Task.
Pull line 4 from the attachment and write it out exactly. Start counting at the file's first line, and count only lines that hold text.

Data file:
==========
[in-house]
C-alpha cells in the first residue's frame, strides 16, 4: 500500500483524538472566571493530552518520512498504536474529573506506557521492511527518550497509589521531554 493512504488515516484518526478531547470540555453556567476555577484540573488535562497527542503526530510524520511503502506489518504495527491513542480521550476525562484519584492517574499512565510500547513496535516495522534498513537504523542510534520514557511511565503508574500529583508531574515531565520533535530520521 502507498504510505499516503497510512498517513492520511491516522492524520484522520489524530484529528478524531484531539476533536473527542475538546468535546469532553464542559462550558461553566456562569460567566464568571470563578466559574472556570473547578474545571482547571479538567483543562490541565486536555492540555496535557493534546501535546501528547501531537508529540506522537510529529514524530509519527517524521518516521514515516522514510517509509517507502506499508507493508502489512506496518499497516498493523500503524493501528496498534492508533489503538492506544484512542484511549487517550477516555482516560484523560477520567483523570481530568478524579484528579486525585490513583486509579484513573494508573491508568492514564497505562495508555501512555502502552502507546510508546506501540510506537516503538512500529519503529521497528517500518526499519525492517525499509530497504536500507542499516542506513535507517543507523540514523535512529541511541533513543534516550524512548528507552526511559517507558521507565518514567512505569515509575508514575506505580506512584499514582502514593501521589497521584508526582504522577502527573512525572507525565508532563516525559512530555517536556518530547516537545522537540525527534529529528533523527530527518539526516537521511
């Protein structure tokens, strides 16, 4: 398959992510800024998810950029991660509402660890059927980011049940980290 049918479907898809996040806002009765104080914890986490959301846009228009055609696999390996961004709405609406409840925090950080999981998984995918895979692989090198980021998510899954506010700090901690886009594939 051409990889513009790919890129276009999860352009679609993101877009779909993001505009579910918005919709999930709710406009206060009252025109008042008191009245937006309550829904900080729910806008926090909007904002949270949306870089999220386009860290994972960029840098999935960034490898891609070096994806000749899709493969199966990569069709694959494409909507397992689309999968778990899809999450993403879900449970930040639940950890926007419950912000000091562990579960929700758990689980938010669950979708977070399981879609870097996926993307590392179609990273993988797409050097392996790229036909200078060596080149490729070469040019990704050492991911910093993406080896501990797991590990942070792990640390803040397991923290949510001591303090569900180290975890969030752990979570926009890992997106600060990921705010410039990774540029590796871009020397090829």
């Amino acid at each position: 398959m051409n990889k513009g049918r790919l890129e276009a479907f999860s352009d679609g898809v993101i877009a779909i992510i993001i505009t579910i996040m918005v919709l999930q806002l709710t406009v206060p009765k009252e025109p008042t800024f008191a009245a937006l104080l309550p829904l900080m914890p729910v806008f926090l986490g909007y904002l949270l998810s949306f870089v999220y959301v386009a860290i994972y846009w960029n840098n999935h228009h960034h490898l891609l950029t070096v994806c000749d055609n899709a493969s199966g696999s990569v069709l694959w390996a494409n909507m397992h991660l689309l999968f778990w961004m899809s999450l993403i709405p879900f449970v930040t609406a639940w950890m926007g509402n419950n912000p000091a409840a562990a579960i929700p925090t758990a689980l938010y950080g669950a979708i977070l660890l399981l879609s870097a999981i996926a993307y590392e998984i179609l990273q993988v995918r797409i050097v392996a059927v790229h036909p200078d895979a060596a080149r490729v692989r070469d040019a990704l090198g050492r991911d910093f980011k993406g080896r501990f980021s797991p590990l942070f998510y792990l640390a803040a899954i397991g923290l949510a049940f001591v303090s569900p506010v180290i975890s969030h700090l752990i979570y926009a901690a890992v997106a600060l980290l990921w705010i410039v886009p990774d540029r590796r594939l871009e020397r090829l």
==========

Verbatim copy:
């Amino acid at each position: 398959m051409n990889k513009g049918r790919l890129e276009a479907f999860s352009d679609g898809v993101i877009a779909i992510i993001i505009t579910i996040m918005v919709l999930q806002l709710t406009v206060p009765k009252e025109p008042t800024f008191a009245a937006l104080l309550p829904l900080m914890p729910v806008f926090l986490g909007y904002l949270l998810s949306f870089v999220y959301v386009a860290i994972y846009w960029n840098n999935h228009h960034h490898l891609l950029t070096v994806c000749d055609n899709a493969s199966g696999s990569v069709l694959w390996a494409n909507m397992h991660l689309l999968f778990w961004m899809s999450l993403i709405p879900f449970v930040t609406a639940w950890m926007g509402n419950n912000p000091a409840a562990a579960i929700p925090t758990a689980l938010y950080g669950a979708i977070l660890l399981l879609s870097a999981i996926a993307y590392e998984i179609l990273q993988v995918r797409i050097v392996a059927v790229h036909p200078d895979a060596a080149r490729v692989r070469d040019a990704l090198g050492r991911d910093f980011k993406g080896r501990f980021s797991p590990l942070f998510y792990l640390a803040a899954i397991g923290l949510a049940f001591v303090s569900p506010v180290i975890s969030h700090l752990i979570y926009a901690a890992v997106a600060l980290l990921w705010i410039v886009p990774d540029r590796r594939l871009e020397r090829l």